Impressions from the Battlefield 2042 Beta
In my first life on the Battlefield 2042 open beta I spawned into a tank gunner position. After moving in to take the point, the tank was abandoned, but I managed to score two kills. Shortly after, the enemy air headed to our point, and I ended up in the sights of a helicopter’s machine gun. My first life ended when the tree I was foolishly hiding behind turned to splinters. Battlefiend 2042 puts you in the role of a soldier in a war for the few resources left among a world wrecked by climate change. Currently, the beta only covers a single multiplayer mode, but what I saw does bode well.
Battlefield 2042 feels most in line with Battlefield 3 and 4. The not so distant future setting allows for a grounded and modern feel, without being stuck to one dated point. The gameplay mirrors this focus on fast paced gameplay. Gone are the classes of old and in their stead are four archetypes that grant the player a class item. These items are ostensibly the familiar medkits and repair kits, but with a high octane twist. For example, the medic’s needle gun can heal slight damage from a distance, or you can use it to heal yourself. In the digital age, quick response is key, so ground vehicles can be dropped in anywhere on the map and weapon attachments can also be changed on the fly. In an instant, fights can turn, placing more value on a quick thinking individual.
Unlike the laborious trench warfare of the prior two entries, most engagements will take place in or around tall buildings. The design philosophy reminds me the most of 3 and 4, in particular the Shanghai siege map. Short time to kill may remind people of the Modern Warfare series, and many fans have compared the feel to Warzone. Despite the Call of Duty comparison, I think enough classic Battlefield shines through in the role based gameplay.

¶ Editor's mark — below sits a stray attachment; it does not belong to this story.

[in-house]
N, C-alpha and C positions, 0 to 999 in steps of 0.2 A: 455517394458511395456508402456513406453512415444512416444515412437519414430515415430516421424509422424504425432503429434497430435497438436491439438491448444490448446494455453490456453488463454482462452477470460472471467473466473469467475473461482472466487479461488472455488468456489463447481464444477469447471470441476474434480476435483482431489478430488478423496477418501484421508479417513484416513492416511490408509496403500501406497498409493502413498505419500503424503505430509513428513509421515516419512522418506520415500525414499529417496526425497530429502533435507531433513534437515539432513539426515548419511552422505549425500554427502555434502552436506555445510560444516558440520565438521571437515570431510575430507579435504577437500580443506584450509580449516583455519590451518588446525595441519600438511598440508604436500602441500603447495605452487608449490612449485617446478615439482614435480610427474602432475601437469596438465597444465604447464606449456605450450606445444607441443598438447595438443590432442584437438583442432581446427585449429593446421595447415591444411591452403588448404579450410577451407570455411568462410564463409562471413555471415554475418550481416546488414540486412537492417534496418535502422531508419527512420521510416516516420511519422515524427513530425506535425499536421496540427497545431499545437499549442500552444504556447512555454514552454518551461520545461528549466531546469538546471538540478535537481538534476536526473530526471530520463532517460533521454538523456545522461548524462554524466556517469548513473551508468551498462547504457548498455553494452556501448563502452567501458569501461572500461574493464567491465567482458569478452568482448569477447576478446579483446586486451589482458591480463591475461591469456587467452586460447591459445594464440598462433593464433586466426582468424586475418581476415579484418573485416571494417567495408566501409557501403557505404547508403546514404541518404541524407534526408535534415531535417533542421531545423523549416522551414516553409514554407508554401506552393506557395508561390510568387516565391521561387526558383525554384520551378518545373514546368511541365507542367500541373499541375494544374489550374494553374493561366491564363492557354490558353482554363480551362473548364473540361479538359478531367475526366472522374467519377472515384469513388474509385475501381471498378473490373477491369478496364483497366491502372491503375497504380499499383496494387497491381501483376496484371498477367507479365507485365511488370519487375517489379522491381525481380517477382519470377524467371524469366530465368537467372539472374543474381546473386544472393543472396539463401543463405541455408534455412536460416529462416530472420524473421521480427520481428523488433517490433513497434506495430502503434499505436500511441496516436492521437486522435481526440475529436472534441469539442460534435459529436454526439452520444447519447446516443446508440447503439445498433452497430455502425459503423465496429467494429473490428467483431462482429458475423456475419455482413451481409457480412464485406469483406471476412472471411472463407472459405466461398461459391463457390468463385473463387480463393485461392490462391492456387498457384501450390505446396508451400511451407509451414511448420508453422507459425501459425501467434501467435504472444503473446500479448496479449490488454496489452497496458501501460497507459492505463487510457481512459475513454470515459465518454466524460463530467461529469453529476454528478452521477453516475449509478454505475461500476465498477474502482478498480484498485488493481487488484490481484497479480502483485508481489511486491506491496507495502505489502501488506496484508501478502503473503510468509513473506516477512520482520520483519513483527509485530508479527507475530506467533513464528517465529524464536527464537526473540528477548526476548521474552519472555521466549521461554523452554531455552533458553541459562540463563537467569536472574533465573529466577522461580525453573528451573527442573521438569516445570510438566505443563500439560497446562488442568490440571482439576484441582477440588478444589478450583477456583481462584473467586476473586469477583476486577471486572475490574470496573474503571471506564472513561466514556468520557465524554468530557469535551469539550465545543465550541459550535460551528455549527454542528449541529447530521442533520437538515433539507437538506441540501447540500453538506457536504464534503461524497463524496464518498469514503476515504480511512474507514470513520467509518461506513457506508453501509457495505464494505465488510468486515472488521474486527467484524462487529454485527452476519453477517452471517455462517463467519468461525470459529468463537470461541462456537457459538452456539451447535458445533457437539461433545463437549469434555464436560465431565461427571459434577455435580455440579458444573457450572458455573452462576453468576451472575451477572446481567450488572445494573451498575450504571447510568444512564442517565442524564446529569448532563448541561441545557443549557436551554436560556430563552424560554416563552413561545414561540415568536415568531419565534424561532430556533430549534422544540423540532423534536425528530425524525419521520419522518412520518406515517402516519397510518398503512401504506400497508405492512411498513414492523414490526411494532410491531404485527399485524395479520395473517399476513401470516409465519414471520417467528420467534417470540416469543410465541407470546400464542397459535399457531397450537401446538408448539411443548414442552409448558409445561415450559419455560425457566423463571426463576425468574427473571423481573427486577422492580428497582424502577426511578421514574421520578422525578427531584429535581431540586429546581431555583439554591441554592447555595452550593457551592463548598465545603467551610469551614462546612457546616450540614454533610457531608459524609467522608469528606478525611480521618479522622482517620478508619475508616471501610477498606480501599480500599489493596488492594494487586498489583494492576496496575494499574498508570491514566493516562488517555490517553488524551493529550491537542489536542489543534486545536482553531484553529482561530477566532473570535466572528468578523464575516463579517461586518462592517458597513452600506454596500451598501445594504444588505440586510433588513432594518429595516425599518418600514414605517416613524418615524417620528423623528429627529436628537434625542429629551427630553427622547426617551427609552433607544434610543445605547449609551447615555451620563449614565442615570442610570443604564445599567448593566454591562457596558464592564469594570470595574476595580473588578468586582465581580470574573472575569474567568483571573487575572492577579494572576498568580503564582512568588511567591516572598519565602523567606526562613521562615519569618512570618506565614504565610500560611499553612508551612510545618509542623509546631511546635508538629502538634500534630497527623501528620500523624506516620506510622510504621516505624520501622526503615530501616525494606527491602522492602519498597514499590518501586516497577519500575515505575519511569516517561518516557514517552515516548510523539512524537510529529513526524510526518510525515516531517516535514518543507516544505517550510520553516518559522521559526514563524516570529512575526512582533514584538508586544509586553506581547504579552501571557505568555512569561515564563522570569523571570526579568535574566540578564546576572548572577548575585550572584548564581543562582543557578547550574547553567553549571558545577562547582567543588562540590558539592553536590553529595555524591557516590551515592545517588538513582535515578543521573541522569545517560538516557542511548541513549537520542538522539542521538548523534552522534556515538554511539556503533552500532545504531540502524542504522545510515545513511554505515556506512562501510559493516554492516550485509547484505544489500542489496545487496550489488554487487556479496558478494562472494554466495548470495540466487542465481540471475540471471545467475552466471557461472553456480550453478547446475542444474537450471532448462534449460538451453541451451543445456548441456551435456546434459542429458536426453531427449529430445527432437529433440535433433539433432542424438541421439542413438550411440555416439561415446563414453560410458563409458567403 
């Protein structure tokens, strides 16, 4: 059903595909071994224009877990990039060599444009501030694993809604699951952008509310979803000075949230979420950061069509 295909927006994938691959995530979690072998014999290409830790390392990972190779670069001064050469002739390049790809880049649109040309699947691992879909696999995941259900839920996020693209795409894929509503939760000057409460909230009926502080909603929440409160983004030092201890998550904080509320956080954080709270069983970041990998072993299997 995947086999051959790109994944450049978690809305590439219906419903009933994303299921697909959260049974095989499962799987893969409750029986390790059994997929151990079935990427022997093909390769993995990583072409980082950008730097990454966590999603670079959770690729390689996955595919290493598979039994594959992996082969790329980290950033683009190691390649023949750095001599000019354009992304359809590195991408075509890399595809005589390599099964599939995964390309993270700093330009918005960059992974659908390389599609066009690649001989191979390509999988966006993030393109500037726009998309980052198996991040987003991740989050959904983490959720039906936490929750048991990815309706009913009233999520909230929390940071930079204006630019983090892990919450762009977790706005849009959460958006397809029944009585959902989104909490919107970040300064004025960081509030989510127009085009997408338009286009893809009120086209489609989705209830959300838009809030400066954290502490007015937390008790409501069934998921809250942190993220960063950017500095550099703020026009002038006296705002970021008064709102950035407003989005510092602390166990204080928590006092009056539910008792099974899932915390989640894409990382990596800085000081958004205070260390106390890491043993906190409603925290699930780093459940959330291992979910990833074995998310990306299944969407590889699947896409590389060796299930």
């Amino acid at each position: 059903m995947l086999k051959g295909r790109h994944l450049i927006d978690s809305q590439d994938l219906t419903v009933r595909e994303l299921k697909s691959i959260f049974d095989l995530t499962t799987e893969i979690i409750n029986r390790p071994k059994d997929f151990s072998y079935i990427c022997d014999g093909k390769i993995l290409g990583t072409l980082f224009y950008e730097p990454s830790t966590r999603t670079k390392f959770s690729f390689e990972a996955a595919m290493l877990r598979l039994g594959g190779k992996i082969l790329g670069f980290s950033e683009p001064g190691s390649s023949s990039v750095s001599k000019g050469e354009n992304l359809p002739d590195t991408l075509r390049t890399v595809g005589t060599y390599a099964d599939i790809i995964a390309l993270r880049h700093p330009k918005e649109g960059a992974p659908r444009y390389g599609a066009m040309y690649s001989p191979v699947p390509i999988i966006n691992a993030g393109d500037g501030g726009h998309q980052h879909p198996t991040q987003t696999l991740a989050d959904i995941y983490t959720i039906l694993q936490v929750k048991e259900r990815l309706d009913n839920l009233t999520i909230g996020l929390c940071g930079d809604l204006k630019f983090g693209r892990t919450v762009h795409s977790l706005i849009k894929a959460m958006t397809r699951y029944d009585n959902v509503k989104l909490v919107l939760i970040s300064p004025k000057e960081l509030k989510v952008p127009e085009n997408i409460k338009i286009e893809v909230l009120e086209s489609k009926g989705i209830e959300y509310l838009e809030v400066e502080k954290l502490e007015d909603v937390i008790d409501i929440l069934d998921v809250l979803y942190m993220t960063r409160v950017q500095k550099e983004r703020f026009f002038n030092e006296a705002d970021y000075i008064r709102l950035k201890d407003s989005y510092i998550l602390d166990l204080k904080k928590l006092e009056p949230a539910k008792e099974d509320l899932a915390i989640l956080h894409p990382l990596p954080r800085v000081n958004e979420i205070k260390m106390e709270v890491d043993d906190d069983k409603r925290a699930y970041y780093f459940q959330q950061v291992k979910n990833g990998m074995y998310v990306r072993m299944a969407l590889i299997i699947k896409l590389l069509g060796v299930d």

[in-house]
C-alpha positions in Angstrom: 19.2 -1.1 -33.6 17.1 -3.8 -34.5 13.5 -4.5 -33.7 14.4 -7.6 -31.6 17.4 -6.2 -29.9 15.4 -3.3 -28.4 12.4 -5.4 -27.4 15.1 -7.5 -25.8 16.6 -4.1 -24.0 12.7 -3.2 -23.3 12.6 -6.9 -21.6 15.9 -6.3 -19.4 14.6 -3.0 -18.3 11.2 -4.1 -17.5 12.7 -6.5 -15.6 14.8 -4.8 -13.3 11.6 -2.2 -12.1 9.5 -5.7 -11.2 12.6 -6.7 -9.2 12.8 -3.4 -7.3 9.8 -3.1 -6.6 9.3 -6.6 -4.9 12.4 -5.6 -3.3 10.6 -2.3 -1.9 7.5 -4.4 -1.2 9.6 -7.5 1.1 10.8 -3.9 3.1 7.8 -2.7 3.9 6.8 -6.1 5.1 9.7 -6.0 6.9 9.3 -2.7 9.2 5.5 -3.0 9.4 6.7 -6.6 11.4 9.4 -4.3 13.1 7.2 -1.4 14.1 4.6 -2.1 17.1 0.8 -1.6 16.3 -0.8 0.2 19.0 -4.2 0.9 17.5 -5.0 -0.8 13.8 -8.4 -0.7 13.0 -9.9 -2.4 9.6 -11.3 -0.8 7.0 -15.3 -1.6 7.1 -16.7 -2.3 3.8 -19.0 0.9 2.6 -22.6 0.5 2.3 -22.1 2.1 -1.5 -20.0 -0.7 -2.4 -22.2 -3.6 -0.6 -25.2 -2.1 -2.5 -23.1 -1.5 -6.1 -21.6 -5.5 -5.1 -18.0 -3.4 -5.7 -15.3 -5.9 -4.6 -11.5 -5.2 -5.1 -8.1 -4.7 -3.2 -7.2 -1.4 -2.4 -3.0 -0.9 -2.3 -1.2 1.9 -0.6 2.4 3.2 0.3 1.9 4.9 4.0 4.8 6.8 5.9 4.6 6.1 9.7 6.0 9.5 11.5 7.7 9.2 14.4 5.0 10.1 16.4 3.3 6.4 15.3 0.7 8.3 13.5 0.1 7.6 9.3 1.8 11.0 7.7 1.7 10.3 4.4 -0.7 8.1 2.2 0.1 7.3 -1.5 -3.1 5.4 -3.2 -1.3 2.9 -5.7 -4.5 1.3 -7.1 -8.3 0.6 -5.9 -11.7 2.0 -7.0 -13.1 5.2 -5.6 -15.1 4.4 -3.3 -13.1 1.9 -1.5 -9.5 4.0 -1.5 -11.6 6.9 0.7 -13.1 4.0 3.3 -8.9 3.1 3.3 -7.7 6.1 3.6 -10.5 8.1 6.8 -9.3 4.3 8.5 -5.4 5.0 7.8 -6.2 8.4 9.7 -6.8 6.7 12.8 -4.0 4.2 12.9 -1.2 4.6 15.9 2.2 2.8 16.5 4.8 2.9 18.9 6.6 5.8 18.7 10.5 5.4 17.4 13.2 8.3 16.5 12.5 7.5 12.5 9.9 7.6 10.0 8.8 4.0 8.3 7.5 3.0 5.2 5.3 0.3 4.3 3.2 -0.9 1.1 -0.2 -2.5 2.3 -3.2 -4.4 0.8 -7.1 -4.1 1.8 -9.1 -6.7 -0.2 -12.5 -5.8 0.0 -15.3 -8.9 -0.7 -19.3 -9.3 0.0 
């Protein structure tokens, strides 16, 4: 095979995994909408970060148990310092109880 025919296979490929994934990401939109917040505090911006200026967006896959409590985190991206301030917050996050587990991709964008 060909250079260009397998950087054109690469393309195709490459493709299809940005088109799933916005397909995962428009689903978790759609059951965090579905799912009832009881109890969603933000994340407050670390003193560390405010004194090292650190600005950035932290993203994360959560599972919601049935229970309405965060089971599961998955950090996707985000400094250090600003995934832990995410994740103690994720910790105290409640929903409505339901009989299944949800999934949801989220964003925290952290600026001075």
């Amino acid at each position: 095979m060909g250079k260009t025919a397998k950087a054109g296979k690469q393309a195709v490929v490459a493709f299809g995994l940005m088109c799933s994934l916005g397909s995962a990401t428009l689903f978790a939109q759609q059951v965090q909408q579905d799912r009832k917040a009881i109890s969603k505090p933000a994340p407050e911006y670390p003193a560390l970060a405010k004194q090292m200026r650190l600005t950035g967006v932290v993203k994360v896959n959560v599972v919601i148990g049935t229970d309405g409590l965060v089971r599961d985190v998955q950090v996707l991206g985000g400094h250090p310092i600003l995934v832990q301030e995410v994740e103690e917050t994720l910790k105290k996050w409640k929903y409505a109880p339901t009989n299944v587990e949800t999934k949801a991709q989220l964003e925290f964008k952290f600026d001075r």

The single map available featured a rocket emplacement, offering a verticality missing in the last two installments. The maps are larger not only in player count, but also lead to attacks from all angles by design. In addition, you’re almost never safe from a strafing run. While I’m sure other maps will offer more cover from attacks, the current one gives the impression of a very machine heavy war.
While the gameplay is fresh and exciting, the beta performance did leave a lot to desire. On a PlayStation 5, I witnessed countless physics glitches. The parachutes in particular would constantly collide with objects in strange ways, or just refuse to despawn. This combined with the poor netcode made the whole game feel like it was stuttering. I assume part of it was due to heavy server load, but the animation lag led to countless cheap deaths. In particular, I lost half my squad when an elevator glitched, leaving them falling to their deaths as they fell through the floor. Outside of that, several player interactions feel timed improperly. Things like switching attachments or reviving felt incredibly quick, while entering or exiting a vehicle and capturing points felt slow. Overall, the intended pacing felt miles away from how it actually performs.
We’re over a month away from the new Battlefield, and hopefully EA and DICE will listen to the criticism provided. If the final game is as good as the heights of this beta, 2042 will be a decisive return to form for the Battlefield franchise. Despite the overall laggy feeling, I still had fun throughout the beta. I look forward to seeing you all on November 19th when Battlefield 2042 releases in full. Battlefield 2042 will release on PlayStation 4, PlayStation 5, Xbox One, Xbox Series S|X, and PC. If you played the beta, let us know your thoughts in our comments below!